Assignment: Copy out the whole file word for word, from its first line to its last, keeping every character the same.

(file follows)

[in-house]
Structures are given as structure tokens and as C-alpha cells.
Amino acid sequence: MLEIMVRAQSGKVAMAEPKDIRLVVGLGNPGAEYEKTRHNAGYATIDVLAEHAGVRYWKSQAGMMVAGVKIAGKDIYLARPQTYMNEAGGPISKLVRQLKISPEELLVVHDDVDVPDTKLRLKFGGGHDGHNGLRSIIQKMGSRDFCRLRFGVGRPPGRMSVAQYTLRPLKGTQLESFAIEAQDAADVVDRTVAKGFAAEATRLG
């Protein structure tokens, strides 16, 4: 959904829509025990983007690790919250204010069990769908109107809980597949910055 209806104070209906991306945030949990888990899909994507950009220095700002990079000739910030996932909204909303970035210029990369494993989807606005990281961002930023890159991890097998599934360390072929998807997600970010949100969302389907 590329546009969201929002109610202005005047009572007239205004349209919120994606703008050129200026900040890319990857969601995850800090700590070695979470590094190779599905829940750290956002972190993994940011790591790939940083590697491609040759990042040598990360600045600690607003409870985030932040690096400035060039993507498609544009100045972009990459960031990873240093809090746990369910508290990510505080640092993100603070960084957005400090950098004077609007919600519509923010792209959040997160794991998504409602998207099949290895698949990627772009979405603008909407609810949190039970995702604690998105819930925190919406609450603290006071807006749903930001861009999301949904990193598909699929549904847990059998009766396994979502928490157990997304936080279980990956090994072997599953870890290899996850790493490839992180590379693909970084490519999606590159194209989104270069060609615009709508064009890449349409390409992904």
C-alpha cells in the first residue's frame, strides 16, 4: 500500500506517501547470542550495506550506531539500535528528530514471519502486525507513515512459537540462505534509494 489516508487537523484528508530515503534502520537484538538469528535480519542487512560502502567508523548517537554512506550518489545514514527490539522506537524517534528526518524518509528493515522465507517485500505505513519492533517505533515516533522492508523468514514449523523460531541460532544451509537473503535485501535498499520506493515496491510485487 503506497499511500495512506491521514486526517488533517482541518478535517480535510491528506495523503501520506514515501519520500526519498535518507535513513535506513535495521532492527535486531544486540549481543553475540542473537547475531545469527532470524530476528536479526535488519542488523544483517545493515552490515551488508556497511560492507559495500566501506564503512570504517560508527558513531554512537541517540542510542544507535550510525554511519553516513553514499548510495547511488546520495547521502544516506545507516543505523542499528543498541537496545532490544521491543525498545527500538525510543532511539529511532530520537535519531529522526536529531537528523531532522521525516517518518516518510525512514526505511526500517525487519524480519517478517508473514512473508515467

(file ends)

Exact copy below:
[in-house]
Structures are given as structure tokens and as C-alpha cells.
Amino acid sequence: MLEIMVRAQSGKVAMAEPKDIRLVVGLGNPGAEYEKTRHNAGYATIDVLAEHAGVRYWKSQAGMMVAGVKIAGKDIYLARPQTYMNEAGGPISKLVRQLKISPEELLVVHDDVDVPDTKLRLKFGGGHDGHNGLRSIIQKMGSRDFCRLRFGVGRPPGRMSVAQYTLRPLKGTQLESFAIEAQDAADVVDRTVAKGFAAEATRLG
């Protein structure tokens, strides 16, 4: 959904829509025990983007690790919250204010069990769908109107809980597949910055 209806104070209906991306945030949990888990899909994507950009220095700002990079000739910030996932909204909303970035210029990369494993989807606005990281961002930023890159991890097998599934360390072929998807997600970010949100969302389907 590329546009969201929002109610202005005047009572007239205004349209919120994606703008050129200026900040890319990857969601995850800090700590070695979470590094190779599905829940750290956002972190993994940011790591790939940083590697491609040759990042040598990360600045600690607003409870985030932040690096400035060039993507498609544009100045972009990459960031990873240093809090746990369910508290990510505080640092993100603070960084957005400090950098004077609007919600519509923010792209959040997160794991998504409602998207099949290895698949990627772009979405603008909407609810949190039970995702604690998105819930925190919406609450603290006071807006749903930001861009999301949904990193598909699929549904847990059998009766396994979502928490157990997304936080279980990956090994072997599953870890290899996850790493490839992180590379693909970084490519999606590159194209989104270069060609615009709508064009890449349409390409992904």
C-alpha cells in the first residue's frame, strides 16, 4: 500500500506517501547470542550495506550506531539500535528528530514471519502486525507513515512459537540462505534509494 489516508487537523484528508530515503534502520537484538538469528535480519542487512560502502567508523548517537554512506550518489545514514527490539522506537524517534528526518524518509528493515522465507517485500505505513519492533517505533515516533522492508523468514514449523523460531541460532544451509537473503535485501535498499520506493515496491510485487 503506497499511500495512506491521514486526517488533517482541518478535517480535510491528506495523503501520506514515501519520500526519498535518507535513513535506513535495521532492527535486531544486540549481543553475540542473537547475531545469527532470524530476528536479526535488519542488523544483517545493515552490515551488508556497511560492507559495500566501506564503512570504517560508527558513531554512537541517540542510542544507535550510525554511519553516513553514499548510495547511488546520495547521502544516506545507516543505523542499528543498541537496545532490544521491543525498545527500538525510543532511539529511532530520537535519531529522526536529531537528523531532522521525516517518518516518510525512514526505511526500517525487519524480519517478517508473514512473508515467